Opinion: What Peter Thiel and the 'Pudding Guy' revealed

Hacking is a computer term, but all sorts of systems of rules can be hacked, Bruce Schneier says.

Bruce Schneier is a security technologist and author of "A Hacker's Mind: How the Powerful Bend Society's Rules, and How to Bend them Back," "Click Here to Kill Everybody" and "Data and Goliath." The following essay is adapted from "A Hacker's Mind." The opinions expressed in this commentary are his own. View more opinion on CNN.

(CNN)The Roth IRA is a retirement account allowed by a 1997 law. It's intended for middle-​class investors and has limits on both the investor's income level and the amount that can be invested.

Bruce Schneier
But billionaire Peter Thiel and others found a hack. As one of the founders of PayPal, Thiel was able — entirely legally — to use an investment of less than $2,000 to buy 1.7 million shares of the company at $0.001 per share, turning it into $5 billion in 20 years — all forever tax-free, according to ProPublica. (Thiel's spokesperson didn't respond to ProPublica's questions about its 2021 report.)
    Less profitable, but maybe more fun, was the "Pudding Guy." In 1999, he found a loophole in how airline frequent flyer programs worked, buying 12,150 single Healthy Choice pudding cups at 25 cents each, giving him 1.2 million miles for $3,150 — ​and lifetime gold frequent flyer status on American Airlines.
      Hacking is a computer term. It refers to finding unanticipated and unintended functionality in a system and using that functionality to make the system do things it wasn't intended to do. In the computer world, it usually means gaining some sort of unauthorized access.
      But all sorts of systems of rules can be hacked. Tax loopholes are hacks. So too are gerrymandering, the filibuster (invented by a Roman senator), and — if you think about it — the way Covid-19 hijacks our cells' protein production. People can hack market systems, financial regulations, political rules, religious codes ... anything.
      I just published a book about hacking. In "A Hacker's Mind," I paint a picture of powerful hackers bending systems of rules to their own advantage at the expense of society. But hacking has its positive uses as well. At its core, hacking is about finding novel failure modes that have not yet been exploited. When they work, they result in the rules evolving — for better or worse.
        Orthodox Jews are masters at hacking their religious rules. Work is prohibited on the Jewish Sabbath. This includes lighting a fire, which has been extended to include creating a light of any kind or doing anything that requires electricity.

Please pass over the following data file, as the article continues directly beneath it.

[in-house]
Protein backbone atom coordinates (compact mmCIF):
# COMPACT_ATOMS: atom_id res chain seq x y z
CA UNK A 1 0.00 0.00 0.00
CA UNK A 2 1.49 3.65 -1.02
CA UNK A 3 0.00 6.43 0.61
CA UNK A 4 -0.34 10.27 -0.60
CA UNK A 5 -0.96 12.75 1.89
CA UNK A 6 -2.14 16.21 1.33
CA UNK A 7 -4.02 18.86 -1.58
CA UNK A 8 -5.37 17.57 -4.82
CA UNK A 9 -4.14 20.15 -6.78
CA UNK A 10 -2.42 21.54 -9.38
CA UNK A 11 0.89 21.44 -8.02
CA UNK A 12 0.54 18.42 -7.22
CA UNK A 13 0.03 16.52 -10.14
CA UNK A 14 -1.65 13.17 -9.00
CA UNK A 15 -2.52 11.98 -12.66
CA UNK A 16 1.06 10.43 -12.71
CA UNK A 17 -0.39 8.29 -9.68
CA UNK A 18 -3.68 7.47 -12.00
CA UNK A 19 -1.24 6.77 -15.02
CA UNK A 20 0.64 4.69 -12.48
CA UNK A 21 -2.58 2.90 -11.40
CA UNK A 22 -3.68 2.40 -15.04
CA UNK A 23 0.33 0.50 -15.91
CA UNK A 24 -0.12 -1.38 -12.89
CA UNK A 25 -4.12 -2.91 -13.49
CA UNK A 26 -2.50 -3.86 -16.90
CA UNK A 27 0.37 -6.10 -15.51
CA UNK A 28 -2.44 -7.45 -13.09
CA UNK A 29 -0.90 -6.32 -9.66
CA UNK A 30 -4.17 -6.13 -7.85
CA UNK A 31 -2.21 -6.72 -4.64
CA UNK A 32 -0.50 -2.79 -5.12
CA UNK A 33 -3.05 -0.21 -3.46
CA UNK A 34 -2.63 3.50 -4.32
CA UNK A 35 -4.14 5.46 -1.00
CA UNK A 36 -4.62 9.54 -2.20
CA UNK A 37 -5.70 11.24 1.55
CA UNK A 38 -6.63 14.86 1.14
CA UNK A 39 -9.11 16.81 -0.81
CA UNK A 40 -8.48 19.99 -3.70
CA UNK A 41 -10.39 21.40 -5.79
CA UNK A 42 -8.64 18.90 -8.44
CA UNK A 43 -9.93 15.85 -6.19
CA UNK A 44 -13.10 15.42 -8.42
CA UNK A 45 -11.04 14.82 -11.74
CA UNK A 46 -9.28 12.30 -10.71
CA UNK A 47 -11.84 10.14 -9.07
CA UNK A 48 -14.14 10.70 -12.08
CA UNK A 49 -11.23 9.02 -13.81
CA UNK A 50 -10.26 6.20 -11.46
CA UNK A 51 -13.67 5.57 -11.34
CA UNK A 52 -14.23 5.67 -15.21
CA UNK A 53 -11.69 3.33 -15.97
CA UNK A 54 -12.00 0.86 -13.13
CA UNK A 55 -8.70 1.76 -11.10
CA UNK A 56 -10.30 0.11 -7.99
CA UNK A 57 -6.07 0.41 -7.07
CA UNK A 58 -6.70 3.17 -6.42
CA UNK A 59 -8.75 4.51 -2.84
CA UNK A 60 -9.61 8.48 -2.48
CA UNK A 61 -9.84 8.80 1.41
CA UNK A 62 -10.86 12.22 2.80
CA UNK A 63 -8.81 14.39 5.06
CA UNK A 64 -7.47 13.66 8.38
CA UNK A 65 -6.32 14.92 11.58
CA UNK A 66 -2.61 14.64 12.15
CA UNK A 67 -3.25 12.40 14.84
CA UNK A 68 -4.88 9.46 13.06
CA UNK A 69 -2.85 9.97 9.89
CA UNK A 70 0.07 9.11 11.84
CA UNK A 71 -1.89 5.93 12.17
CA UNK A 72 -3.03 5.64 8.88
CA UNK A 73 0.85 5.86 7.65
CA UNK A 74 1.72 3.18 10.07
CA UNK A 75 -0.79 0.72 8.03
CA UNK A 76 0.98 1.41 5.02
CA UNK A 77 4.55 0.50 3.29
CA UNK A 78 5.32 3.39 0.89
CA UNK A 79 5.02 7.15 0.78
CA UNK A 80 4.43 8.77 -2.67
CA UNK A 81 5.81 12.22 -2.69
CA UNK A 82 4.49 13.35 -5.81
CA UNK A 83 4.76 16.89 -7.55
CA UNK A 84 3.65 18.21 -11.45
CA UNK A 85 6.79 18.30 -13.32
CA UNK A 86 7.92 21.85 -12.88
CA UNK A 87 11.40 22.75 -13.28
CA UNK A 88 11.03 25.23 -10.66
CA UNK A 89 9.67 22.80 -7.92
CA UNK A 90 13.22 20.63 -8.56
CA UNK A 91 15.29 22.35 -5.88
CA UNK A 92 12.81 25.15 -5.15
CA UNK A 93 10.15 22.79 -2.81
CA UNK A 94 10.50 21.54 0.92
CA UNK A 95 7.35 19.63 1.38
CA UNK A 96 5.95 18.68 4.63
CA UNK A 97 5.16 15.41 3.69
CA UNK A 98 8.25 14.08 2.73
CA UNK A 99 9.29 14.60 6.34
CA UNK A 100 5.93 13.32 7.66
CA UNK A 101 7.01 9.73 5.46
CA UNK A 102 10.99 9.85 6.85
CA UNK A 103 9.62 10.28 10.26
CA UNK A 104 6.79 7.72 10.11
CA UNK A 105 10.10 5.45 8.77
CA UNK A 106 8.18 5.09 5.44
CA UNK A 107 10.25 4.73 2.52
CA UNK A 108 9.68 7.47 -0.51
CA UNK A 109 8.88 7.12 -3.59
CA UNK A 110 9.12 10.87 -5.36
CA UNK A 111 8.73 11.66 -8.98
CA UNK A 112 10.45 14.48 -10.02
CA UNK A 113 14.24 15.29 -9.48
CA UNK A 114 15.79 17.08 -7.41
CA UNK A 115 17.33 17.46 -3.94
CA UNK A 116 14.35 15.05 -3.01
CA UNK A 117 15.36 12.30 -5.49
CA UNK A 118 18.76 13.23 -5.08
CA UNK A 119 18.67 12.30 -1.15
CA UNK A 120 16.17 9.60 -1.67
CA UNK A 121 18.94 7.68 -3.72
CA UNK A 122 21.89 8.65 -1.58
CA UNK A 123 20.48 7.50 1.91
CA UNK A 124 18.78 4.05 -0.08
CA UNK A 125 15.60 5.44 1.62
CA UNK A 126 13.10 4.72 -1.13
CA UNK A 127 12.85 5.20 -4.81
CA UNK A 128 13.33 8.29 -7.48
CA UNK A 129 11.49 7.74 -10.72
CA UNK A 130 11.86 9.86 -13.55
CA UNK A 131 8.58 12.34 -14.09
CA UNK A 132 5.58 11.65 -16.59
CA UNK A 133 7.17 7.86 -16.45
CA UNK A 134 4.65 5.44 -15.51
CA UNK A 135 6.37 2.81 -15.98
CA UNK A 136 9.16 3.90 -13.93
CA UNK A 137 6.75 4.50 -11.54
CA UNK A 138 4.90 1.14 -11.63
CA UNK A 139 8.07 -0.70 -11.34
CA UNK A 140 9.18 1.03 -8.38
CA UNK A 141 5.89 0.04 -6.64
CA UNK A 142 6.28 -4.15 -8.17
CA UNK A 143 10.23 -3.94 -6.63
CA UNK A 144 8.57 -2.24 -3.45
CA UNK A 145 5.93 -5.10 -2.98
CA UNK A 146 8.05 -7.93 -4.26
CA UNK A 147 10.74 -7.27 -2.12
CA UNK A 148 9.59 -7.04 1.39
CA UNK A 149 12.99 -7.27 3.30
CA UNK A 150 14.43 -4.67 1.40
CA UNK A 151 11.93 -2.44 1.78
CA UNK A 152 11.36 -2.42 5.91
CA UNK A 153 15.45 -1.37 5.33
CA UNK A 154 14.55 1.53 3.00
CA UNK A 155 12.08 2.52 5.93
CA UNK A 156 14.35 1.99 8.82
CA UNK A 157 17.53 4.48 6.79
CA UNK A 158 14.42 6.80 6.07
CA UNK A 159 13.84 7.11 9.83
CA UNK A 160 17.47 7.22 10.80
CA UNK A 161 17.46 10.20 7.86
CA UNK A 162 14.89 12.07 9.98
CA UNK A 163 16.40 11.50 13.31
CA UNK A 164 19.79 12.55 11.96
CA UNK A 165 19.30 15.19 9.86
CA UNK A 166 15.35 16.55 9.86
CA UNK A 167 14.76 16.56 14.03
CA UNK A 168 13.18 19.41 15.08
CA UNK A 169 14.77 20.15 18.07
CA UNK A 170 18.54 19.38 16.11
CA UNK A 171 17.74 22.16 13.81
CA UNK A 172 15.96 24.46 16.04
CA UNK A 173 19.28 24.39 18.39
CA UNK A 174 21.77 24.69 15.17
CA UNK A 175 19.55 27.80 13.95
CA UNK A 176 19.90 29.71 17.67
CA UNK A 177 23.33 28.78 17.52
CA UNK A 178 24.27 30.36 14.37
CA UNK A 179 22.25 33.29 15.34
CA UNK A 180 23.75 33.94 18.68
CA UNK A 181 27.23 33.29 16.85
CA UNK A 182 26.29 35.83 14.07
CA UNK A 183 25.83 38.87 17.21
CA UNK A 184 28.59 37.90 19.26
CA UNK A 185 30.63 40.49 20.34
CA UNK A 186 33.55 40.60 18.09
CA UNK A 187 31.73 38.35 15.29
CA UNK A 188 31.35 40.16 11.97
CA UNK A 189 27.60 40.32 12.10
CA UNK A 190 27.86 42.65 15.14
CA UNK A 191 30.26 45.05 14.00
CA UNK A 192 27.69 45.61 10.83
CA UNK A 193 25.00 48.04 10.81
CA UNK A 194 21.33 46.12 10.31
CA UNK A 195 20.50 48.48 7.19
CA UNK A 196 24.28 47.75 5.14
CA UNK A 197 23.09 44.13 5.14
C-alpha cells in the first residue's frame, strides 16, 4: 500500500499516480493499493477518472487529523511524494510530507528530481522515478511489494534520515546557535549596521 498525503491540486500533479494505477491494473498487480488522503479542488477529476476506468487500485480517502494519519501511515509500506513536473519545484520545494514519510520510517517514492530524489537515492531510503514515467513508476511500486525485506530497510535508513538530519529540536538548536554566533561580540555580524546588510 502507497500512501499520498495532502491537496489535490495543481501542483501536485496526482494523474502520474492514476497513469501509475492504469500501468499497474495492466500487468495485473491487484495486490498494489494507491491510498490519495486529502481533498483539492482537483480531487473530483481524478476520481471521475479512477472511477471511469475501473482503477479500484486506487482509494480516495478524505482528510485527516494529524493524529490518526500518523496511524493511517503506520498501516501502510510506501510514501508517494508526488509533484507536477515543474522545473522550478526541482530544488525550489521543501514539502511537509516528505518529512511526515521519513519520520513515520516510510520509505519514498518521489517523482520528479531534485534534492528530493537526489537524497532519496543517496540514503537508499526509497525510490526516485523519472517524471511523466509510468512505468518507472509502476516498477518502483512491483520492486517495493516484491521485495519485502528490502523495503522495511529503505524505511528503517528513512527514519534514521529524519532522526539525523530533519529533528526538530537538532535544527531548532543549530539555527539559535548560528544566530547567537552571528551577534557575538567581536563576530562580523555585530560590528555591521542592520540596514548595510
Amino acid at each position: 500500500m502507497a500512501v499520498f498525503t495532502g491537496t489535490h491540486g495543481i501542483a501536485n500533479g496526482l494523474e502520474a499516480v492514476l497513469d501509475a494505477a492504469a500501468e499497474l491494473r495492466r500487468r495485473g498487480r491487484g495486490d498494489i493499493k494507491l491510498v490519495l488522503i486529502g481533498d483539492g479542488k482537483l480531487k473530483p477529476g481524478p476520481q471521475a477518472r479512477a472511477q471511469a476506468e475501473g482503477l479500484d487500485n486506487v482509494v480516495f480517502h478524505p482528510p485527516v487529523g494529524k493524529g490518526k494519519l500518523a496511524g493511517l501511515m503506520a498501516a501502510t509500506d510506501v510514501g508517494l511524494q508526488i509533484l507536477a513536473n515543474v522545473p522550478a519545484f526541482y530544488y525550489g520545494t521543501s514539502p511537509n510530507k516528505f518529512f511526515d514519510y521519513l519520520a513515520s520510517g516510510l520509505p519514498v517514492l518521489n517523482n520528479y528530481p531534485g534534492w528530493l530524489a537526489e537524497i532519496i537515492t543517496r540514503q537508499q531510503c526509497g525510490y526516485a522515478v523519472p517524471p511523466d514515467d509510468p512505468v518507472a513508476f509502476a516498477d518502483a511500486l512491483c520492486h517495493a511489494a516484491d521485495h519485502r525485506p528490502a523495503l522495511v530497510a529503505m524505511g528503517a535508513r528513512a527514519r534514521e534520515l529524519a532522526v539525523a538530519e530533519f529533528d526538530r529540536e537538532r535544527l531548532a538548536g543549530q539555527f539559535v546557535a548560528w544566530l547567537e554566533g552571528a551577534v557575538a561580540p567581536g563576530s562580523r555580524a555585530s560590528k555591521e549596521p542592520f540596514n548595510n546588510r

Growing up in the 1970s, my cousins had a timer attached to the television's power cord. The timer would turn the television on and off automatically — no human action required — so the only debate was what single channel to set the TV to before sundown Friday.
        Carrying things in public is prohibited, which means you can't carry a house key with you when you go out. But if that key is integrated into a wearable piece of jewelry, that doesn't count, and you can take it with you.
        When I was a kid, these sorts of ways of precisely following the letter of the rules to avoid their spirit felt contrived. But they're really the method by which the 2,000-year-old Jewish law has adapted over the centuries to modern times. It's hacking and — more importantly — the integration of those hacks into our ever-evolving society.
        A successful hack changes the hacked system as it is repeatedly used and becomes popular. It changes how the system works, either because the system gets patched to prevent it or expands to encompass it. Hacking is a process by which those who use a system change it for the better — in response to new technology, new ideas and new ways of looking at the world.
        This is hacking as evolution. In my book, I write about modern banking, high-frequency trading, luxury real estate and my thoughts about what much of what the gig economy companies are doing. These are all innovations that have changed society. And it continues. Today, there's a Bluetooth device that makes a smartphone usable on Shabbat. The hack is that the buttons constantly have a small current